Posted by keith1942 on June 18, 2017

This commentary was originally posted on ITP World. I have reposted it her with some of the comments that followed. I want to write about Pablo Larrain’s new film Neruda and this film is part of the context.

Like the Chilean director’s earlier films, No is set during the military dictatorship presided over by General Pinochet. We are right at the end when the Junta bowed to both internal and international pressure and organised a National Plebiscite/Referendum. To the surprise of the military, observers and many Chileans it lost this plebiscite. An important factor was the campaign, fronted by fifteen minutes daily on national television, to vote ‘No’. The campaign relied to a large degree on professional public relations experts. It is that campaign that is the central focus of this film.

It is a film definitely worth seeing. At times humorous, at time dramatic, it has an excellent cast headed by Gael García Bernal as René Saavedra, the advertising expert recruited by the ‘Vote No’ Alliance. The film includes footage showing the coup and the brutal repression of the Chilean working class and their organisations and parties. It also uses the actual television material from both right and left in the Referendum campaign: at times impressive, at times banal, and at time almost surreal.

The film used a 1983 U-matic video system, which gives a fairly uniform appearance to both the filmed footage and the archive material, mainly the advertisement featured. . The whole film has a sharp, tawdry look due to this. In fact, Pablo Larrain’s earlier Tony Manero had a low-budget tawdry feel which also matched its subject matter. The cinematographer on the film is Sergio Armstrong and he has done excellent work in producing this visual consistency.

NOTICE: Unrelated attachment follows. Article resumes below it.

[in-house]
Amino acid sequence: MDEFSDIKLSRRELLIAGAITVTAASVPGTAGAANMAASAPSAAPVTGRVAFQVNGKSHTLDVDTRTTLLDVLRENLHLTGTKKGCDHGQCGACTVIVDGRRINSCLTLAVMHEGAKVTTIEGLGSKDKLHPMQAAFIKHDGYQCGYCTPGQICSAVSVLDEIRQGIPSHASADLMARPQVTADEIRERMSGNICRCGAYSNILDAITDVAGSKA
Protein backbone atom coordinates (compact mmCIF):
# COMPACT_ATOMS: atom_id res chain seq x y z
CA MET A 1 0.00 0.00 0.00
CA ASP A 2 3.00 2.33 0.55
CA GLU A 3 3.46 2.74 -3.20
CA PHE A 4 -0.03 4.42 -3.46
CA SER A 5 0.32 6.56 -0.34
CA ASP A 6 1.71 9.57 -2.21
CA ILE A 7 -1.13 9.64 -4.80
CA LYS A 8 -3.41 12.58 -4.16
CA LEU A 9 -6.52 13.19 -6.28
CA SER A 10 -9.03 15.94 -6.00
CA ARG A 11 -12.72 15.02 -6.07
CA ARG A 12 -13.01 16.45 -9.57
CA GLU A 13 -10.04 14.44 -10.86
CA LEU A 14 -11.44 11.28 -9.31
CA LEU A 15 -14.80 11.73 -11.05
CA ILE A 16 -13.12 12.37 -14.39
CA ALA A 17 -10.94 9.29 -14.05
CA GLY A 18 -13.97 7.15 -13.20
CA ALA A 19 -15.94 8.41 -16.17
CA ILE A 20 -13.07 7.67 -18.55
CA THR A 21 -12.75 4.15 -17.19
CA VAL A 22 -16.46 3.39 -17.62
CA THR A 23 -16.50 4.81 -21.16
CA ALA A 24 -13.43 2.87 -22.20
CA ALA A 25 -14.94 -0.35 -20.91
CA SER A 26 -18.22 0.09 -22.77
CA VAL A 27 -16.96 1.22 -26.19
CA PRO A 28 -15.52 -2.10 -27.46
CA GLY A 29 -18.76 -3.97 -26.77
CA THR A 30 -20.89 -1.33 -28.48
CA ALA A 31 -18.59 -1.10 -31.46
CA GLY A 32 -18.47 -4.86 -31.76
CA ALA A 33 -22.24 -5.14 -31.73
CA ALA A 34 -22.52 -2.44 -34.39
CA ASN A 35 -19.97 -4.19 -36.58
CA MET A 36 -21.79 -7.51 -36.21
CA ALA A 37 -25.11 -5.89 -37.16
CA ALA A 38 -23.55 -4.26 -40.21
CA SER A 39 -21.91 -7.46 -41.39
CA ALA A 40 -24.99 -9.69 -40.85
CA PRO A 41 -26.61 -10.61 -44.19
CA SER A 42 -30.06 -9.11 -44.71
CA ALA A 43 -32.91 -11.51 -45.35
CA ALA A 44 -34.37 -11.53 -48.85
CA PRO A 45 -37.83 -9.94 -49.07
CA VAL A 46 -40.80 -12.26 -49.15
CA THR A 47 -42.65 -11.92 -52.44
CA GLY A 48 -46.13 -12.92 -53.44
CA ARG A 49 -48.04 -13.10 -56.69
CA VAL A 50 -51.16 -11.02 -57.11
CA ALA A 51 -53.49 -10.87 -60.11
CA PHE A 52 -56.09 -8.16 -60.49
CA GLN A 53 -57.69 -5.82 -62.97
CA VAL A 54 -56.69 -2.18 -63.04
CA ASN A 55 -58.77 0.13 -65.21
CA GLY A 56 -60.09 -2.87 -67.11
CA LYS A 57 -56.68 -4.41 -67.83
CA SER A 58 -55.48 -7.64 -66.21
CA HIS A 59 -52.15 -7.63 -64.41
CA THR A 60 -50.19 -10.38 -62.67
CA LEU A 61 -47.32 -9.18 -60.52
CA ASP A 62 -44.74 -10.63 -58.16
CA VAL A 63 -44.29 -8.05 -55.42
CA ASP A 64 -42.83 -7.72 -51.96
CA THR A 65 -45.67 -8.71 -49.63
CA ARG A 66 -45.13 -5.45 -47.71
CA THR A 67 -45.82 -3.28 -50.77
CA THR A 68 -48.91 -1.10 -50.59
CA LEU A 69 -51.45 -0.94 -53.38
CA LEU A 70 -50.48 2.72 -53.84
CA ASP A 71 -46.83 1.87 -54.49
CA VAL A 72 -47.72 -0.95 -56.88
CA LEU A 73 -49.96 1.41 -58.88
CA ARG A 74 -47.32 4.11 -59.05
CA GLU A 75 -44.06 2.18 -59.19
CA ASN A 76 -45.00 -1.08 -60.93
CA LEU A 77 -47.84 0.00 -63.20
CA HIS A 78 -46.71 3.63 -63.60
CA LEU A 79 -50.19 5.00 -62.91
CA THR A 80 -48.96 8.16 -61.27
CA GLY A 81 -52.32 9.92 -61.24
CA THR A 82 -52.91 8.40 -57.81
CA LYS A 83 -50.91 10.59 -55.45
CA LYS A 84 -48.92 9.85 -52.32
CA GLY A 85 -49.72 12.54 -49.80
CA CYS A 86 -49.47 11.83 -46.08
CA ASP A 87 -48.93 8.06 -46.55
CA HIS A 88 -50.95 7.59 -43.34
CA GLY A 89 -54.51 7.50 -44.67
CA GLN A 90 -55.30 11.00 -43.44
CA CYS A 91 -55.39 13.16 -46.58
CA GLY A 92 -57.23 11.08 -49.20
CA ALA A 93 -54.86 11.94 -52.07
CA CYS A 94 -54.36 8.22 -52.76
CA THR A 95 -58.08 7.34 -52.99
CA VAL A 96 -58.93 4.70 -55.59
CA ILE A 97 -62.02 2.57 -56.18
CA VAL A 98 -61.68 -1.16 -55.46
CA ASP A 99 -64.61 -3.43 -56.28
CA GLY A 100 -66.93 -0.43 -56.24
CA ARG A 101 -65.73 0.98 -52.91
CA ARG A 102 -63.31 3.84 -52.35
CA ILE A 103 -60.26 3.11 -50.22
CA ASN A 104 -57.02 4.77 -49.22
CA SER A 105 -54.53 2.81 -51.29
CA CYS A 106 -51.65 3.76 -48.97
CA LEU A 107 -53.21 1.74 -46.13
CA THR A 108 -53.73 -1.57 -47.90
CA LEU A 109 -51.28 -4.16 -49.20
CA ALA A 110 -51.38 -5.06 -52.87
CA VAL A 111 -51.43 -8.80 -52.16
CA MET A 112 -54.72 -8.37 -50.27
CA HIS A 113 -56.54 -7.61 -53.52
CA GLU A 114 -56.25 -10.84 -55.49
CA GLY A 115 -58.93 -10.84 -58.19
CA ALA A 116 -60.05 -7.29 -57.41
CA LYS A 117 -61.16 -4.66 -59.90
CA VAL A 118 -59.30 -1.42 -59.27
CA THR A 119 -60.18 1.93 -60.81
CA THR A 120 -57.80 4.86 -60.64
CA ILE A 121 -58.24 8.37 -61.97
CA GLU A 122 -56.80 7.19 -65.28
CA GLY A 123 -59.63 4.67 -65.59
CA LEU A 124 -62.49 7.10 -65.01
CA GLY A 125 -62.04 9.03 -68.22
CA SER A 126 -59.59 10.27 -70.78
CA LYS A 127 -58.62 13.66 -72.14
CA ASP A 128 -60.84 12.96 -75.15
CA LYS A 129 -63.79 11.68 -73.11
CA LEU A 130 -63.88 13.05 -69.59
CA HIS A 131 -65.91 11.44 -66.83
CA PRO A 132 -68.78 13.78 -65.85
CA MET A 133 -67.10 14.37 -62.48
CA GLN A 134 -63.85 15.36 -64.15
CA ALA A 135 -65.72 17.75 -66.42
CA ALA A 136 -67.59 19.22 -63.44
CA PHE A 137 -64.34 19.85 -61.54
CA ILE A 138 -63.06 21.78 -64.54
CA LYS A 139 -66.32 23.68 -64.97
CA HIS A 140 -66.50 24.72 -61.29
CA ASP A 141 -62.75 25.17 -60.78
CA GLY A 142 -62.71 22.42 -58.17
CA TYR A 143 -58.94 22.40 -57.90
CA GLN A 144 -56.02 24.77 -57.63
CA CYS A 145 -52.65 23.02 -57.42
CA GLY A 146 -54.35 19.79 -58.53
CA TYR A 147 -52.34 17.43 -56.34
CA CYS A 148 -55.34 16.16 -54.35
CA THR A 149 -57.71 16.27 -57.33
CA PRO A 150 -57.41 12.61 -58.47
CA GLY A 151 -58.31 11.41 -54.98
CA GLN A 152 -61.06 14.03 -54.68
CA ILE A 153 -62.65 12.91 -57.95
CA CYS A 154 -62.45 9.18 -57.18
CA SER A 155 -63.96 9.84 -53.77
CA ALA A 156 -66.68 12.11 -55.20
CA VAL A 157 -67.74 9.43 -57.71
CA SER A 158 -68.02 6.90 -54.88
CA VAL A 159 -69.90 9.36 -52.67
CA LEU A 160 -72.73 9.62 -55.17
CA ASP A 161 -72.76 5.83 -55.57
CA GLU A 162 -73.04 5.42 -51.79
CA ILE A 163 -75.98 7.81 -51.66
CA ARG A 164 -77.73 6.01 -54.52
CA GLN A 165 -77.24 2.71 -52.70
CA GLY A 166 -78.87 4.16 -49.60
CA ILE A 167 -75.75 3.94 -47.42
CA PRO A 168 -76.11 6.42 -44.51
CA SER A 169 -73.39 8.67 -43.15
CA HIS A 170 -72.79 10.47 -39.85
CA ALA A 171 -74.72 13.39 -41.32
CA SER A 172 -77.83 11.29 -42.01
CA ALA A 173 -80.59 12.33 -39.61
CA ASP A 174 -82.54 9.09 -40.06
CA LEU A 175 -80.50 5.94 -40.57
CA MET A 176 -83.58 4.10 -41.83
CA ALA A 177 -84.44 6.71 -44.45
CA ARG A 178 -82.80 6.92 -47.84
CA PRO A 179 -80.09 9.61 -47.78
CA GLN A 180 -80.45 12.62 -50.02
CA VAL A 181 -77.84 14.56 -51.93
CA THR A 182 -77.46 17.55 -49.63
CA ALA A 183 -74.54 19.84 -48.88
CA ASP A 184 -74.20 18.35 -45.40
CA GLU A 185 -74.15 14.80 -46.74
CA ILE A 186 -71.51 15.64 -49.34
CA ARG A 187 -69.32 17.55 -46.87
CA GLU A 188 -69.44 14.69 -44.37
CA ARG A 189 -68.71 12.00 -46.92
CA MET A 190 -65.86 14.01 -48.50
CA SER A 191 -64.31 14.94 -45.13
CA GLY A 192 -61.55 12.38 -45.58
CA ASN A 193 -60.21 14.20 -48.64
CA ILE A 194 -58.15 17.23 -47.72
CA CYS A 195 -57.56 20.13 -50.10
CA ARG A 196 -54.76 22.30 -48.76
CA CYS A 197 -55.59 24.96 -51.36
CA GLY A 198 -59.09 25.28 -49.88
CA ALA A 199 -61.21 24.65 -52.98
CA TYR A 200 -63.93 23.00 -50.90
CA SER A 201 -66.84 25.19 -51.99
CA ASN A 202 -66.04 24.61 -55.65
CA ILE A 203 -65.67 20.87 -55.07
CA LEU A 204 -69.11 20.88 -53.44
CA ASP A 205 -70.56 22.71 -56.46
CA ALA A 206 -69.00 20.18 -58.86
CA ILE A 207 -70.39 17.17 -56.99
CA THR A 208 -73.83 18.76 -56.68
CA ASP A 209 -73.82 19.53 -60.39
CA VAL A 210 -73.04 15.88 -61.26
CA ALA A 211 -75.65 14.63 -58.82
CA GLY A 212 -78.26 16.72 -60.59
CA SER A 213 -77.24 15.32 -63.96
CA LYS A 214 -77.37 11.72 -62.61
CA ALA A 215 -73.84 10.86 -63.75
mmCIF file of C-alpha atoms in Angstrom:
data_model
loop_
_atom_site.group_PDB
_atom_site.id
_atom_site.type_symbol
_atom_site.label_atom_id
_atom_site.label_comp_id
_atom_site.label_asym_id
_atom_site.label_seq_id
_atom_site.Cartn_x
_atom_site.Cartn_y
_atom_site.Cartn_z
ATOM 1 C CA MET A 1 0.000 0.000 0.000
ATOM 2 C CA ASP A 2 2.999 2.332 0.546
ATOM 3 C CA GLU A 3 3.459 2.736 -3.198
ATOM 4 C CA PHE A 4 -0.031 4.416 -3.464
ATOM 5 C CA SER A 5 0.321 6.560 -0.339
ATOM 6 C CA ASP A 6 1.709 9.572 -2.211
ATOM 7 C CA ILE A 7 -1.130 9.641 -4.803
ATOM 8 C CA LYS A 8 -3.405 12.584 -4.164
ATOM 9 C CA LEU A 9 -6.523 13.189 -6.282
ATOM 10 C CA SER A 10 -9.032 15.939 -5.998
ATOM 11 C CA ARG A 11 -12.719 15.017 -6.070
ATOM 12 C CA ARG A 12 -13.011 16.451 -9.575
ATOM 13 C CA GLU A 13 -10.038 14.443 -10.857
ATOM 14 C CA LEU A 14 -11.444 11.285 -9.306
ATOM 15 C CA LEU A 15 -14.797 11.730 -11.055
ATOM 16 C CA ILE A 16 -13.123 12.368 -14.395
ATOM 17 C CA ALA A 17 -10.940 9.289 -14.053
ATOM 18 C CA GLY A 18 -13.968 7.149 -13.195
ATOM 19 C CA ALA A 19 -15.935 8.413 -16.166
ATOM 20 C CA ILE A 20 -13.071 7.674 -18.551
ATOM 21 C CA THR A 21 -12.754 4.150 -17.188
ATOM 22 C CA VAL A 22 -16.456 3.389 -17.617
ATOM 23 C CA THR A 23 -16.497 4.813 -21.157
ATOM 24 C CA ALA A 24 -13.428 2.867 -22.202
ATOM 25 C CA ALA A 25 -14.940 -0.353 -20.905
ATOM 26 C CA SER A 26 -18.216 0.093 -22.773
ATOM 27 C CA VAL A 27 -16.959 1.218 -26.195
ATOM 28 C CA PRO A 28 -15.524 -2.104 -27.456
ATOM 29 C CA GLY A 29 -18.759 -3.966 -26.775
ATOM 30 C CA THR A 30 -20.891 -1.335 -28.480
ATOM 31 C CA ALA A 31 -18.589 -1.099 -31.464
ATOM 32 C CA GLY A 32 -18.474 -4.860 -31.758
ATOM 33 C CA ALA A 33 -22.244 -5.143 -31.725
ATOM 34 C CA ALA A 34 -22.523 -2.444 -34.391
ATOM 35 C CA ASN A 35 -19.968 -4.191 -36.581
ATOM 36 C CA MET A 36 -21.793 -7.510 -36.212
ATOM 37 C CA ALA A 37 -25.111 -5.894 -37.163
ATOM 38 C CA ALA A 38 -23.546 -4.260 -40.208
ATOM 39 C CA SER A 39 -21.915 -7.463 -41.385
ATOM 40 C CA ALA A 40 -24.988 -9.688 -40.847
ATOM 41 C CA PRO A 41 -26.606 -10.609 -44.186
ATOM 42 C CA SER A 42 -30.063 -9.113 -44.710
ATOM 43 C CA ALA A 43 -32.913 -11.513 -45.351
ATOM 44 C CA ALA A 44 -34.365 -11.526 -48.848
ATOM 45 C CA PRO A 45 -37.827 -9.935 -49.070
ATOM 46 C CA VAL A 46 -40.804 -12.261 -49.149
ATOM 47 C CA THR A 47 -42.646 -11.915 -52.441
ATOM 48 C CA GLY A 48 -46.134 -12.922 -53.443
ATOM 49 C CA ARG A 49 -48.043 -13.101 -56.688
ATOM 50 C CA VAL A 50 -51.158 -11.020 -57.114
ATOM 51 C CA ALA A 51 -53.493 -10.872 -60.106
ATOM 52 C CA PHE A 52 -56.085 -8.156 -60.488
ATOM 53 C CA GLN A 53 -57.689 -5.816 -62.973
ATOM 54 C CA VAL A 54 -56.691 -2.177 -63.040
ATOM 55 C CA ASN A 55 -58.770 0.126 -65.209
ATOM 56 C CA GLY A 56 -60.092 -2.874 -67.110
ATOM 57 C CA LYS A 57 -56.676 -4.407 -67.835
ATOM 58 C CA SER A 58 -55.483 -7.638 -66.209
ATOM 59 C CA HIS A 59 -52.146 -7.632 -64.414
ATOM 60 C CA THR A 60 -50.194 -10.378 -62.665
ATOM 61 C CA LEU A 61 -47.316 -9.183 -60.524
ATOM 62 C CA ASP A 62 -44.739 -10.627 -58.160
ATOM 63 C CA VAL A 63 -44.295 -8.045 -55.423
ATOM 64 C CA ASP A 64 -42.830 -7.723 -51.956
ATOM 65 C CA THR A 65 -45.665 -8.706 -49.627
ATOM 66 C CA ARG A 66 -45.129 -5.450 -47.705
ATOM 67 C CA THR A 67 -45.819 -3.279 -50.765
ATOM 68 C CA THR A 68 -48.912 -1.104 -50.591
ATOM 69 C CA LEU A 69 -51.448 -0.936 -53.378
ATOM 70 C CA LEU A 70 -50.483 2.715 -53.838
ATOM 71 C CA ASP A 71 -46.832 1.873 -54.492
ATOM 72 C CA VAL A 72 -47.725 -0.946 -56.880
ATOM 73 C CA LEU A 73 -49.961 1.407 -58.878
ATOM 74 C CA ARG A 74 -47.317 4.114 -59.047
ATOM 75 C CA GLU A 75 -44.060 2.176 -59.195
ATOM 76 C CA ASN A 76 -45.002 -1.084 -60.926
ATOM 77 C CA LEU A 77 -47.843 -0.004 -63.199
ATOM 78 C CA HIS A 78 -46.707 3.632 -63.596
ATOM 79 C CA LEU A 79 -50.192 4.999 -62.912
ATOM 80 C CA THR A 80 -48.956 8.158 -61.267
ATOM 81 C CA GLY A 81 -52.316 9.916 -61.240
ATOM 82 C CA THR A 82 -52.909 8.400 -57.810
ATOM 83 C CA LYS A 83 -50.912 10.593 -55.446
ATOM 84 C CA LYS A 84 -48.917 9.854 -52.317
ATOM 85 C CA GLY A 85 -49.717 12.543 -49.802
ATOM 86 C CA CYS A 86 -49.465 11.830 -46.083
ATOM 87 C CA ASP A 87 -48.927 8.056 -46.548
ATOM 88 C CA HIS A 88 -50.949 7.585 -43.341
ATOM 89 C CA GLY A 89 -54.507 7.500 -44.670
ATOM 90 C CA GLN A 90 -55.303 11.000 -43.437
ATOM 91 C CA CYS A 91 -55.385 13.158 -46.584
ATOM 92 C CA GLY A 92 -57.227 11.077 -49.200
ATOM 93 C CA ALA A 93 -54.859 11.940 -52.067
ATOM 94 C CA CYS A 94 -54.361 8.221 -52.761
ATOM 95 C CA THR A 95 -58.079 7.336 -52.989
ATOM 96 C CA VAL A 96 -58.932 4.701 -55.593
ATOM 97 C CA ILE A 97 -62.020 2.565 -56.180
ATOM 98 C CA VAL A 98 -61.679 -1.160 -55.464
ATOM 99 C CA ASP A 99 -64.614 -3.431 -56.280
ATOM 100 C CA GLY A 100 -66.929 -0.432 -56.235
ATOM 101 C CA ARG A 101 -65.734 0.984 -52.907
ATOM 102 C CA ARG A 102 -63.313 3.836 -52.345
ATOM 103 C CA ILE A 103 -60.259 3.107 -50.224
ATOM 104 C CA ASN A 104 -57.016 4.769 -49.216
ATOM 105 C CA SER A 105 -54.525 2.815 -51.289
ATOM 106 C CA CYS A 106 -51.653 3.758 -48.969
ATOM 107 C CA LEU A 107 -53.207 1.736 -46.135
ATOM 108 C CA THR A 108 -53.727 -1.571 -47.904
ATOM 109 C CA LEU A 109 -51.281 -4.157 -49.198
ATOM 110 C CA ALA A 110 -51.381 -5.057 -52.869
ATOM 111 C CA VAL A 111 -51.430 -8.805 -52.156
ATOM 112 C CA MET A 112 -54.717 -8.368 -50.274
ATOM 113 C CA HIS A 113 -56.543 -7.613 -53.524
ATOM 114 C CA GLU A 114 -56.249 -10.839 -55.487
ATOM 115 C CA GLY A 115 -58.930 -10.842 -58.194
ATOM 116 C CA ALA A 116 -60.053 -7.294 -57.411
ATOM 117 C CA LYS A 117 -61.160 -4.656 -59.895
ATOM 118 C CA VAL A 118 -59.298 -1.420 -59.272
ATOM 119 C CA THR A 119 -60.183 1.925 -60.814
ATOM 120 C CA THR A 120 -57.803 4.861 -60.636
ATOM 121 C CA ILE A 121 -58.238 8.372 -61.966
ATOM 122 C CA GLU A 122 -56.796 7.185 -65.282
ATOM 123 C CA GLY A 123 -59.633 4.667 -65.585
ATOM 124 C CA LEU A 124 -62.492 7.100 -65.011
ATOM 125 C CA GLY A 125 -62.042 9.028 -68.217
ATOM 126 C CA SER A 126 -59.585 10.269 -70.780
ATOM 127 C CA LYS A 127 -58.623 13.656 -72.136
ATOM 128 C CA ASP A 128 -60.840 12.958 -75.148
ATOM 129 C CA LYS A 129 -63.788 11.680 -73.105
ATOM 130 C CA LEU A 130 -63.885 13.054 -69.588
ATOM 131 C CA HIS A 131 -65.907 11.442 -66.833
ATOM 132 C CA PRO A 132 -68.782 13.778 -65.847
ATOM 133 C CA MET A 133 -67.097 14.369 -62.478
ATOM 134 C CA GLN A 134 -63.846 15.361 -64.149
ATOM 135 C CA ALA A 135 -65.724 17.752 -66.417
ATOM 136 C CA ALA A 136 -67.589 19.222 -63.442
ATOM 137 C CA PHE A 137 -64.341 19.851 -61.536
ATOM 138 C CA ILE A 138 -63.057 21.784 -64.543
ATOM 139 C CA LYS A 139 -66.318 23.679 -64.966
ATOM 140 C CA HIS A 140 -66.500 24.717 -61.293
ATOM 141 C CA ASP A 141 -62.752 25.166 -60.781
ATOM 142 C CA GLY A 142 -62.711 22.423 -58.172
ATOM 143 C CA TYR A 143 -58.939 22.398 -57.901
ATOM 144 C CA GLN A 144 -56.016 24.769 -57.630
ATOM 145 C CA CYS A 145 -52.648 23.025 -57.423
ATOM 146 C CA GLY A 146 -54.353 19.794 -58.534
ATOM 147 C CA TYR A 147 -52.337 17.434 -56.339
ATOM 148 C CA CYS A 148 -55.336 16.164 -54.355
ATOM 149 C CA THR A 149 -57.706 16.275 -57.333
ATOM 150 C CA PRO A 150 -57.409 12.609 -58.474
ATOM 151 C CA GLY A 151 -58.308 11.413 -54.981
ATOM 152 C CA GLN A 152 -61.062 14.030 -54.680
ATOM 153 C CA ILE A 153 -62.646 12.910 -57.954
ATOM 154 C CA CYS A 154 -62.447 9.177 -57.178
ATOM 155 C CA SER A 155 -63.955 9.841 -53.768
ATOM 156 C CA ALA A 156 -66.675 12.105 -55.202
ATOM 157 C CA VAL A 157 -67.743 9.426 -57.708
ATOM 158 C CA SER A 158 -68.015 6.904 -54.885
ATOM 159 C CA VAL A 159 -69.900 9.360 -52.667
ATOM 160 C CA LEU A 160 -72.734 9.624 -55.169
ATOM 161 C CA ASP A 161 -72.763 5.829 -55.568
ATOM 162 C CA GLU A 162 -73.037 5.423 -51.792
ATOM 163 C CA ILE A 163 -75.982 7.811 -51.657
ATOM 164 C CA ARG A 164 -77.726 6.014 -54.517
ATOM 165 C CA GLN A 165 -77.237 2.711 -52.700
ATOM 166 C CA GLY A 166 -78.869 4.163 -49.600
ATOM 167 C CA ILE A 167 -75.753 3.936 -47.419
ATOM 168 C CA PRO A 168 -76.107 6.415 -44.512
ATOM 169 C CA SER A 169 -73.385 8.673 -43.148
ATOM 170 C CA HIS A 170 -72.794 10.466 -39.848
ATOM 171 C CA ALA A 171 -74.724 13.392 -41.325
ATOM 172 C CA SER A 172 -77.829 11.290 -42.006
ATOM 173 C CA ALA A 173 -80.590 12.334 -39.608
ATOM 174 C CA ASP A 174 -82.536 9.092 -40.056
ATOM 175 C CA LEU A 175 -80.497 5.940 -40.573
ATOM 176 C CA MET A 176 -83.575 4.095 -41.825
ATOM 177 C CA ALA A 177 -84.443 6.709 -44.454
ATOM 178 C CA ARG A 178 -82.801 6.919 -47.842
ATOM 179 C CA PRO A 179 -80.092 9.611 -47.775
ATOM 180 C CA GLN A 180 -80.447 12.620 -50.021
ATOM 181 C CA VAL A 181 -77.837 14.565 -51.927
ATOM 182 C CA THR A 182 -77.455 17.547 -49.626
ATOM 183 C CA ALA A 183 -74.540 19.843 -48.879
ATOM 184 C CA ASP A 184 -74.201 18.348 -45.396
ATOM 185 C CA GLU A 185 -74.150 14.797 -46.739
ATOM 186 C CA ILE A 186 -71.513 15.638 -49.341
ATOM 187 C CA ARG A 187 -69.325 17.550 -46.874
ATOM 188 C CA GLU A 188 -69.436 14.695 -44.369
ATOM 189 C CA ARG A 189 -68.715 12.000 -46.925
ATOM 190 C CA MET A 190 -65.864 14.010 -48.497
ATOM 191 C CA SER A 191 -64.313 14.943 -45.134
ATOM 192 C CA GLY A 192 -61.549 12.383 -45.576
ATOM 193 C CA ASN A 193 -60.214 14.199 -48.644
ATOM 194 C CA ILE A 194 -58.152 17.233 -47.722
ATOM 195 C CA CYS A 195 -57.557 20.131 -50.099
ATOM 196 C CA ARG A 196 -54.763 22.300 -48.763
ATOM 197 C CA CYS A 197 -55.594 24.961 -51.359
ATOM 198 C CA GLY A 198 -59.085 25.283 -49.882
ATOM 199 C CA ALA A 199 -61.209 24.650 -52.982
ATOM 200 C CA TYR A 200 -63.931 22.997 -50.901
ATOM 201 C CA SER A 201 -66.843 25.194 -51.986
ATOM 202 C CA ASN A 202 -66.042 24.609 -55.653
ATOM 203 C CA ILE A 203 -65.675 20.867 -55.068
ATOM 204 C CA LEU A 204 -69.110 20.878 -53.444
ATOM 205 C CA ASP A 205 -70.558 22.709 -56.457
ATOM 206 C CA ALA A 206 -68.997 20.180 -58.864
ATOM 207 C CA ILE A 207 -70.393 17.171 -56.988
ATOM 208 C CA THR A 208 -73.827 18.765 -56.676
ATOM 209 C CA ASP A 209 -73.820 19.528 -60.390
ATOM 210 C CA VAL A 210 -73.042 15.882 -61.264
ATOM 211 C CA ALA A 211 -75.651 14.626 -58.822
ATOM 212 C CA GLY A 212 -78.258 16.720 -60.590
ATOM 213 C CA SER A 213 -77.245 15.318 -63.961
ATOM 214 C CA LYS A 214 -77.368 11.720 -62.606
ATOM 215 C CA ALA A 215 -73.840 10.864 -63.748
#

My major reservation was a rather lightweight political stance. This seems to follow on from the approach that was adopted in the actual television campaign in 1988. And there are clearly strands of irony in the presentation. But there is not a developed sense of the politics of the different class fractions and factions involved. Terms like ‘communist’, ‘socialist’ and ‘fascist’ recur frequently. However both the left and the right at this moment were somewhat disparate coalitions of differing social forces, and this the film misses out on illuminating this. Certainly other films from Chile have managed to deal effectively with the political landscape under the dictatorship. I also felt that the film subscribes to a view that probably over-emphasises the contribution of the television adverts: but the absence of other factors in its plotting also contributes to this lack of overall illumination.